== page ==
Blair has it right!
     
  7. SamSam

    SamSam New Member

    Apollos University was one of the schools I locked at for totally online DBA. The issue of this school for me is that it's a for-profit. I wonder if there are DEAC/NA schools for totally online DBA (no residency requirements) that are nonprofit?
     
  8. JBjunior

    JBjunior Active Member

    There is likely some utility for an NA DBA such as an increase in pay at your current position. Most doctorates are used for teaching/research, though I am all for doing it for personal enrichment, and I would be that most NA schools are hiring RA doctorate holders as well so I am not sure on the ROI for NA doctorates. I can't answer your original question SamSam, but what is your goal with the DBA?
     
  9. JBjunior

    JBjunior Active Member

    That should be, ", and I would bet that most NA schools...."
     
  10. Phdtobe

    Phdtobe Well-Known Member

  11. Steve Levicoff

    Steve Levicoff Well-Known Member

  12. JBjunior

    JBjunior Active Member

    I can't say that I recall many reputable institutions having the MasterCard and Visa logos displayed prominently on their pages.

    They claim ACBSP accreditation and it is confirmed on ACBSP's website since 2013.

    They are also an ASIC school.
     
  13. Phdtobe

    Phdtobe Well-Known Member

    It this is supported, then ACBSP has to be also called out.
     
  14. Kizmet

    Kizmet Moderator Staff Member

    So we're calling out ACBSP because the school website shows a credit card logo?
     
  15. JBjunior

    JBjunior Active Member

    No, if they are a degree mill and are ACBSP accredited.
     
    Phdtobe likes this.
  16. Kizmet

    Kizmet Moderator Staff Member

    But doesn't the accreditation status strongly suggest that they are not a degree mill? Where is this coming from?
     
  17. JBjunior

    JBjunior Active Member

    From Dr. Levicoff, of course :). Yes, they appear to be ASIC and ACBSP accredited and are likely not a mill. Phdtobe was simply saying that if they are a mill then ACBSP is involved.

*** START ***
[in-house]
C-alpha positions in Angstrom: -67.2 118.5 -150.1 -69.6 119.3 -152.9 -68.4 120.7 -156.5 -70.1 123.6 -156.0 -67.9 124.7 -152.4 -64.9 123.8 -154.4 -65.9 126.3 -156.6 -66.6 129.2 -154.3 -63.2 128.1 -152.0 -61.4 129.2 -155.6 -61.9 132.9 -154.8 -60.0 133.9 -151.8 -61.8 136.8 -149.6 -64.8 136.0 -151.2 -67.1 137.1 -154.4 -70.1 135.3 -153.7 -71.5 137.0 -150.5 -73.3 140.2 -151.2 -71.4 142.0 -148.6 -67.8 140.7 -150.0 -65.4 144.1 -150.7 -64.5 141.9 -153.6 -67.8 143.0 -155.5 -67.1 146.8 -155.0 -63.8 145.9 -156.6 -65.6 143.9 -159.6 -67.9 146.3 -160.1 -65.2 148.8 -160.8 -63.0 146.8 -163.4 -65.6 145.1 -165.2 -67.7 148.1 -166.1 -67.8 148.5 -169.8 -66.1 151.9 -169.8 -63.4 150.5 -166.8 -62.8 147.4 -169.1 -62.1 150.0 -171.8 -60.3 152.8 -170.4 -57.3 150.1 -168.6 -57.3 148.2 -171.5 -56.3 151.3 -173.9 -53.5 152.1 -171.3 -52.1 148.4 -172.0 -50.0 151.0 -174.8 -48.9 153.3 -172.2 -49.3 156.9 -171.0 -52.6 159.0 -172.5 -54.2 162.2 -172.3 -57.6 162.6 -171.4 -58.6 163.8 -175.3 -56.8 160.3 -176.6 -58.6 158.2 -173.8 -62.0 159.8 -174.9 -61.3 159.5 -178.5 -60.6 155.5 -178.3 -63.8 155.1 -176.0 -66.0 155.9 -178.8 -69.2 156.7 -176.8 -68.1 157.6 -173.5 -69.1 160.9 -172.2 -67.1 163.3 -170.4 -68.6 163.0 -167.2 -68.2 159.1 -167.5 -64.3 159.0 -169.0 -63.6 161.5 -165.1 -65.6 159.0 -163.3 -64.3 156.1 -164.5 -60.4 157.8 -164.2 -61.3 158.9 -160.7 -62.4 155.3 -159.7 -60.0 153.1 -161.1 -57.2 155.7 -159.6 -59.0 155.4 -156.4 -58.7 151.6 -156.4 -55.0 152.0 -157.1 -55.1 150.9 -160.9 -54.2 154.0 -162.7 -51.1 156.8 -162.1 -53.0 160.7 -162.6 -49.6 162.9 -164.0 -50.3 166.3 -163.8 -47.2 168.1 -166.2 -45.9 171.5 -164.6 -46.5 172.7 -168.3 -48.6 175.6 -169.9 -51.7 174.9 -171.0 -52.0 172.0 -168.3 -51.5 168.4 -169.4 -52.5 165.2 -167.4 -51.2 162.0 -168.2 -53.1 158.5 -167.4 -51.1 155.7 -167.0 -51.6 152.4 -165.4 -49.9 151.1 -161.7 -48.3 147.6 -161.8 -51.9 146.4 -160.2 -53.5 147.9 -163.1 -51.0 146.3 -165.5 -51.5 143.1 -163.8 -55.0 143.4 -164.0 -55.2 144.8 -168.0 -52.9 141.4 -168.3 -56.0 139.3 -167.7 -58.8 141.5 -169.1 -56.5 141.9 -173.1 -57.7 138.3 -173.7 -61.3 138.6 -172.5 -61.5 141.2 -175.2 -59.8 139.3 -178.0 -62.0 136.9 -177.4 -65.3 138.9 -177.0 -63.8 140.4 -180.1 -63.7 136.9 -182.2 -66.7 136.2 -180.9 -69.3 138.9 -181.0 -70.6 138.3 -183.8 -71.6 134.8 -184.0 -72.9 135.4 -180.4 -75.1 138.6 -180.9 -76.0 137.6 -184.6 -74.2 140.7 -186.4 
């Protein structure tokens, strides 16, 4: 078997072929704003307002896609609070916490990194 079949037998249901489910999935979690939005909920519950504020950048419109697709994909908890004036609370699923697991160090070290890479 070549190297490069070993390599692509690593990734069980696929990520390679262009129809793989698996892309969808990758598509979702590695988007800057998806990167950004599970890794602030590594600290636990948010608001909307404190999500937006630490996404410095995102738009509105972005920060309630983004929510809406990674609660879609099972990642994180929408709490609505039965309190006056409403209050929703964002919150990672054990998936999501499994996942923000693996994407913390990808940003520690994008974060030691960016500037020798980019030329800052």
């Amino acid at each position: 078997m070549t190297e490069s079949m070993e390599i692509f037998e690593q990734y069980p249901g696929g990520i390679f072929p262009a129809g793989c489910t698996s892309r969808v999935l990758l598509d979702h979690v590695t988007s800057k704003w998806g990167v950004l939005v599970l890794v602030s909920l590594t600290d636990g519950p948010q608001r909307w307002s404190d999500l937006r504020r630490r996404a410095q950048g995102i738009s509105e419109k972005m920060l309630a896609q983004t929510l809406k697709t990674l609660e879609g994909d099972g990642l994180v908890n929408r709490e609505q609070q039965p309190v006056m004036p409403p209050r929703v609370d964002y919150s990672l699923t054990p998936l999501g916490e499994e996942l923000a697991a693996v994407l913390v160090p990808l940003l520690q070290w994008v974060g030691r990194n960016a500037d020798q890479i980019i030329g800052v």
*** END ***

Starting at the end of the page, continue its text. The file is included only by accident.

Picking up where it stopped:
Phdtobe likes this.
  18. Kizmet

    Kizmet Moderator Staff Member

    To my knowledge, there’s no evidence that this school is a degree mill. Perhaps this is one of those times, as Levicoff has said, where we should not take him seriously.
     
  19. Steve Levicoff

    Steve Levicoff Well-Known Member

    Actually, this is not one of those times. IMO, they are a mill. And I wrote that before I found someone who apparently agreed with me, a guy named John Bear, who posted in the thread https://www.degreeinfo.com/index.php?threads/horizons-university.41117/ back in 2012:

    The same thread, incidentally, includes several posts from someone who purported to be the president of Horizons, and is resplendent with the usual objections and lawsuit threats. (The guy was quite defensive and responded as a mill operator would respond.)

    My conclusion that they are a mill was reached before even reading this thread, and was based on an examination of their web site and a simple Google search. In their case, it’s not only the details that condemn them, but the absence of ingredients that should be in a legit school’s “package.”

    So, having been sued for this sort of thing, one thing I can assure you is that if I call a school a degree mill, it is one. In this case, one that skipped through the cracks when it came to U.S. accreditation.
     
  20. Steve Levicoff

    Steve Levicoff Well-Known Member

    Looks like the last sentence got truncated in the above. It should read, "In this case, one that slipped through the cracks when it came to U.S. accreditation by ACBSP."

    Remember, to every rule there are exceptions. Like a supposedly legit U.S. agency that accredits a degree mill that's supposedly in France. Go figure...